- Dungeon Siege II and its expansion both feature the Aman'lu Arena, a 10-round contest against an increasingly difficult range of enemies, some of which are also minor bosses the first time you encounter them outside the arena. Not only is it required for 100% Completion, it is also required to get some of the artifacts needed to unlock the Easter Egg filled "Mysterious Mystery" area.
- The Coliseum of Coursair in Breath of Fire II, where the Hero faces Katt in a solo battle in order to save her life.
- The Tales Series has this as a typical sidequest in most of its games. The earlier games only let you use the main character in the arena, but later games let you use every party member, or even an entire party. This is where cameo characters often like to hang out.
- Kingdoms of Amalur: Reckoning has the House of Valor and, to a lesser extent, the Lykeios of the Kollossae.
- A recurring element in Might and Magic was the Arena, a place you could visit through the stables on the right days and which let you fight random monsters in, well, an arena, at a difficulty you choose. Normally the reward was just gold and experience, but sometimes there were quests requiring beating a number of Arena fights at a specific difficulty.
- Octopath Traveler: Olberic's chapter 2 involves a tournament in Victor's Hollow, where he has to enter the tournament and fight a series of boss battles in order to confront someone who knows where one of his former comrades turned traitor might be.
- Multiple games in the Armored Core series, starting with Project Phantasma feature the Arena, a ladder where the player take on dozens of other AC pilots. The specific format varies, but most iterations of the arena are one-on-one battles where the players gets to select the zone of combat, and success is met with a cash reward and the ocassional bonus part as the player ascends through the ranks. Notably the arena is a good way for beginning players to acquire cash as matchs have no fee and unlike the main game, players do not have to spend money for repair and ammo expended.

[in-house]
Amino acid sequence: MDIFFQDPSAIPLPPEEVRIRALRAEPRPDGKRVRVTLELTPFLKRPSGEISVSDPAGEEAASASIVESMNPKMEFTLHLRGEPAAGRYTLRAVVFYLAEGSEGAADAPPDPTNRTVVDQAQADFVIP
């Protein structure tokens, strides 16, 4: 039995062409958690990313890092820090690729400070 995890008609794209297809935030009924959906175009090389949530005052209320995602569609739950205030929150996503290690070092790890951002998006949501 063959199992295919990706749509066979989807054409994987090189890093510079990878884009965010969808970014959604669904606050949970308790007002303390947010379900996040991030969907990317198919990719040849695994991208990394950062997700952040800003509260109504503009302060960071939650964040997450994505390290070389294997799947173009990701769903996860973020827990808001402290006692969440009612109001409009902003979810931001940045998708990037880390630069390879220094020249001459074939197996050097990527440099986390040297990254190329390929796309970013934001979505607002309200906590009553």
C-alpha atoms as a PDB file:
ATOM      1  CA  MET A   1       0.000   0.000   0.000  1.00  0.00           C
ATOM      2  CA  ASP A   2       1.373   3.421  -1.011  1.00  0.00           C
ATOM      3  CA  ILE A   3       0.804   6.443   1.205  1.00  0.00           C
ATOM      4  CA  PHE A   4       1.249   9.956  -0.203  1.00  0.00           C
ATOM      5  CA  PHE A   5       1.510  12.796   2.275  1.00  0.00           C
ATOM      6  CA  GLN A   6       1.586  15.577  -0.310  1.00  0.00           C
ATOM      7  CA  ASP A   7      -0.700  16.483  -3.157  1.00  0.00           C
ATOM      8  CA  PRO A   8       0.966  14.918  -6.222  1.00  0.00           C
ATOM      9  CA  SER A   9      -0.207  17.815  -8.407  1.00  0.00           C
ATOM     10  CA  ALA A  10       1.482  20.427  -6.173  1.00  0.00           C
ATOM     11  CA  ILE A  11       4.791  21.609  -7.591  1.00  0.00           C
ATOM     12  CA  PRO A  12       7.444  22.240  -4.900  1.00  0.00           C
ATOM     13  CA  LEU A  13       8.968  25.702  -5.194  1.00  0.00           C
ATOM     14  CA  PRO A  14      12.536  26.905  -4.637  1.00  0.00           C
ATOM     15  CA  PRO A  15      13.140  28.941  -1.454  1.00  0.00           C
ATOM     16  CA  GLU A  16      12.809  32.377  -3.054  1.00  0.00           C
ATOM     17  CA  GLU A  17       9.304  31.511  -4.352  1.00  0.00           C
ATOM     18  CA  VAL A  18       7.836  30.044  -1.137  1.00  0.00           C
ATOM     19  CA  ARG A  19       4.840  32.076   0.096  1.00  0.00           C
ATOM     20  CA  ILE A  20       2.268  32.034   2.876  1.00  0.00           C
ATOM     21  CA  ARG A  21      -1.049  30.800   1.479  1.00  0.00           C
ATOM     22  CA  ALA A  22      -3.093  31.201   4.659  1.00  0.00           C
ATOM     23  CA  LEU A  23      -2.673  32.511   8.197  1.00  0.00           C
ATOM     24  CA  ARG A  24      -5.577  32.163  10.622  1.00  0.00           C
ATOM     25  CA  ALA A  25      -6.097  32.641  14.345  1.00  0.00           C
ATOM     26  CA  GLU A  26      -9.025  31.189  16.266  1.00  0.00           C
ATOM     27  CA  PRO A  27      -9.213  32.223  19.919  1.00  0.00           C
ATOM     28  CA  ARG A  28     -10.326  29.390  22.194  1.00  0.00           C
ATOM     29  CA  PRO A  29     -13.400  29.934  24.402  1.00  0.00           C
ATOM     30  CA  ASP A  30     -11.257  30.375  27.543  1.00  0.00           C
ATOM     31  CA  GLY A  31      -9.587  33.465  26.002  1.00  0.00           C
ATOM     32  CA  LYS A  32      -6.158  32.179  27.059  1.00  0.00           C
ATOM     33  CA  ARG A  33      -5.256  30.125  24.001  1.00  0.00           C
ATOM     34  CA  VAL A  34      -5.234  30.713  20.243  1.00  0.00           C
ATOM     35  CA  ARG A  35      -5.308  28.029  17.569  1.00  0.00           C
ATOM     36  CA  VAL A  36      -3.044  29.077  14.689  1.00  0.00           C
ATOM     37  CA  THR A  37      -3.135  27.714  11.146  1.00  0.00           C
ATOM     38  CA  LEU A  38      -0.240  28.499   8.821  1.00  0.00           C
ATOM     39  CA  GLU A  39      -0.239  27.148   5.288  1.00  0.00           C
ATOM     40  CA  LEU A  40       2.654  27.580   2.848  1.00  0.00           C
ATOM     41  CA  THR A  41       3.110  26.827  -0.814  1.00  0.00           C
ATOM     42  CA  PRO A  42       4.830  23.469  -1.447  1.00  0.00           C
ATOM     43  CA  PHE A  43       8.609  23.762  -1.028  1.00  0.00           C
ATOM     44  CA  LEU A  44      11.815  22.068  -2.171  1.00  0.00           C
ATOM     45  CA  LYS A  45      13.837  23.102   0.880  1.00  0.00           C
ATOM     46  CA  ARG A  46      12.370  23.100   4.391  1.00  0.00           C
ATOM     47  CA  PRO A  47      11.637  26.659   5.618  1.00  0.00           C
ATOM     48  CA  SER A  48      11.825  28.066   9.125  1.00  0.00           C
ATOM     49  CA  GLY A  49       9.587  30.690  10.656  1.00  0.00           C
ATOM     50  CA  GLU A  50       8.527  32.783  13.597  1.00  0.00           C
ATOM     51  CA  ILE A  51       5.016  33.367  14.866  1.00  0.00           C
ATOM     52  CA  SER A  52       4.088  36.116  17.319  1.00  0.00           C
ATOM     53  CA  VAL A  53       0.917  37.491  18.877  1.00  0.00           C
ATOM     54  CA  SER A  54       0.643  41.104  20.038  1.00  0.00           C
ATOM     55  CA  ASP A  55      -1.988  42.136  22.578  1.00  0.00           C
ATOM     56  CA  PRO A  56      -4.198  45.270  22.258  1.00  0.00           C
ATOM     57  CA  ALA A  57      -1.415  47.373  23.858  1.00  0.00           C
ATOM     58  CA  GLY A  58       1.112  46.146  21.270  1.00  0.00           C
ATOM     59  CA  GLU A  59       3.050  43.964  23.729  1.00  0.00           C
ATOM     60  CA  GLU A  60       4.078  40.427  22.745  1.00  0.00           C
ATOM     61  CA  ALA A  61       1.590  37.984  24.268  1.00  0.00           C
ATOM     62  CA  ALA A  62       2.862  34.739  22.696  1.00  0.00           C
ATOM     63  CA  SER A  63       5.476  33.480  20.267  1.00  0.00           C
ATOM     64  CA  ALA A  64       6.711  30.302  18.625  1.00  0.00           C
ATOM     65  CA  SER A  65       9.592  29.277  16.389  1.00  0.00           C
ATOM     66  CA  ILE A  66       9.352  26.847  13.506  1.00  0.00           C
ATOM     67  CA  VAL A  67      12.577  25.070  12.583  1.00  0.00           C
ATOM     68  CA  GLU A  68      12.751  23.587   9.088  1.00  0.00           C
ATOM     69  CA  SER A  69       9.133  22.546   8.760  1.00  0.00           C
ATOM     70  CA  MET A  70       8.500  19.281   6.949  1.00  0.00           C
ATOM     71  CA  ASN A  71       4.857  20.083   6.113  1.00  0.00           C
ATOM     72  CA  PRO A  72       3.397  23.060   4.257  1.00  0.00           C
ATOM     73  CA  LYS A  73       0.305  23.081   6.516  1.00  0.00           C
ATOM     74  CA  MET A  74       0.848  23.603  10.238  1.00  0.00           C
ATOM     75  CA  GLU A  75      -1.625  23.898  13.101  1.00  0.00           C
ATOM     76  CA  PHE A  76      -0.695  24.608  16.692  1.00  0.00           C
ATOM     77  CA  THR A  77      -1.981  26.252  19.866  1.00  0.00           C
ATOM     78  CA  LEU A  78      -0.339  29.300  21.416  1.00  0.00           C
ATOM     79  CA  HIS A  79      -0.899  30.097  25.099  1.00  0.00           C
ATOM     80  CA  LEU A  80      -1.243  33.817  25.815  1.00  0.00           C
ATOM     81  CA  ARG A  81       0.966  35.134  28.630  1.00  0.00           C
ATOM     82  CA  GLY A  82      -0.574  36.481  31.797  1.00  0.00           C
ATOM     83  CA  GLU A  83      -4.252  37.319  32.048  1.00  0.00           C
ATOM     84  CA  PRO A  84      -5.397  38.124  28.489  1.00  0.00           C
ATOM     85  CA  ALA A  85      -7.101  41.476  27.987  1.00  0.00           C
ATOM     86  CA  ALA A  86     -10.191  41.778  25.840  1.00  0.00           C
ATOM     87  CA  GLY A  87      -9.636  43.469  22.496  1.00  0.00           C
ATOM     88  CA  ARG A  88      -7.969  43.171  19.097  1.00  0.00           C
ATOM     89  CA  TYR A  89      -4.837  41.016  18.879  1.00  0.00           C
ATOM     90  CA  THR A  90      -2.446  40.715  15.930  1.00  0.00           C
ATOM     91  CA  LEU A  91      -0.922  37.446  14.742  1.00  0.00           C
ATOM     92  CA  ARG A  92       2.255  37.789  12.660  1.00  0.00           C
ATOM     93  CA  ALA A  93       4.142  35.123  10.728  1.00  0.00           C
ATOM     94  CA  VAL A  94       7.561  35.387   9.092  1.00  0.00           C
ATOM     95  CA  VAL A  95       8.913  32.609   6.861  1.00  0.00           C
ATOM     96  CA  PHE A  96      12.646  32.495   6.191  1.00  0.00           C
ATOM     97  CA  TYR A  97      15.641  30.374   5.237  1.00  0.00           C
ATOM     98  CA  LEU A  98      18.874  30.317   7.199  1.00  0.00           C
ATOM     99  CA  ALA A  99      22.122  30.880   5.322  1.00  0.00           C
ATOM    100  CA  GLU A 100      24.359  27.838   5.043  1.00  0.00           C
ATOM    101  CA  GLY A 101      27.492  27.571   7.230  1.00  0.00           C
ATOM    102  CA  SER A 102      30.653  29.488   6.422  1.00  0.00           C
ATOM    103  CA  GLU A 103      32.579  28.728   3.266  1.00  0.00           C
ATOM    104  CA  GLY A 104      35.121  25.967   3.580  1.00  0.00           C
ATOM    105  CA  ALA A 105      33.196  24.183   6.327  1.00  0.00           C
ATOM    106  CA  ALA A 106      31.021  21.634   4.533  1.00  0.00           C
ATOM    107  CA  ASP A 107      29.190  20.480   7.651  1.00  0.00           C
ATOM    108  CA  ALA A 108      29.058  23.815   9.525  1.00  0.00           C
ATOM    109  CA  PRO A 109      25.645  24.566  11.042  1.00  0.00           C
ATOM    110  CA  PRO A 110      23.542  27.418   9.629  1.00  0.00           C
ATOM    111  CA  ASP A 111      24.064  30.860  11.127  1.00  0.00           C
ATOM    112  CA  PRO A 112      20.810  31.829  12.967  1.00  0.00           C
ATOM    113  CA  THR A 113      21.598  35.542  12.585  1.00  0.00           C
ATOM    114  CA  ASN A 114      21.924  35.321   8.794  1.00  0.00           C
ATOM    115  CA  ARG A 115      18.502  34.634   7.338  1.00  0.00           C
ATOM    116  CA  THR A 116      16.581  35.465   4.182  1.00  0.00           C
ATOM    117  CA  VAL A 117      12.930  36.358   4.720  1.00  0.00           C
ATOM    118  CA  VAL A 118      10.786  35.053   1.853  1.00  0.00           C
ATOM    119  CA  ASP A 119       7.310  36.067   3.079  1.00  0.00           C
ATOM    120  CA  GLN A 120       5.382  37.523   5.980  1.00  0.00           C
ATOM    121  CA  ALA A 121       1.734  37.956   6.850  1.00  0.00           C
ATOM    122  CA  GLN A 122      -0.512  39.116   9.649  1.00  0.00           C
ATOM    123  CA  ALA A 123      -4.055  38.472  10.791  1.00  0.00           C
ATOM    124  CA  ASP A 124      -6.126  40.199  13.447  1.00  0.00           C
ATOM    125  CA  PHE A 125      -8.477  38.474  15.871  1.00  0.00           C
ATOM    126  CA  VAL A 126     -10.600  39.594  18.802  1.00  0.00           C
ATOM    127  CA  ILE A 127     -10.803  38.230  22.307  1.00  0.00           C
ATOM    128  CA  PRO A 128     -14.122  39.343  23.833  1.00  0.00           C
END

- Fighting in the Solaris 7 gladiator games in MechWarrior 2: Mercenaries and 4: Mercenaries are extremely popular side-quests. Some players consider 4:Merc's Solaris tournament season the highlight of the game, not only because of its profitability but also because of the Announcer Chatter from the spectacularly hammy Duncan Fisher.
- Fire Emblem has Coliseums where you can have one of your units battle. If you win, you get double your entrance fee, if you lose, the unit you sent dies. You have the option of forfeiting the match, but you will get no refund. Slightly different in Genealogy of the Holy War, where units that lose a fight are left alive but with one HP ; the sum of money earned after each fight is preset ; and instead of unlimited, random enemies, each unit can only face seven fixed adversaries.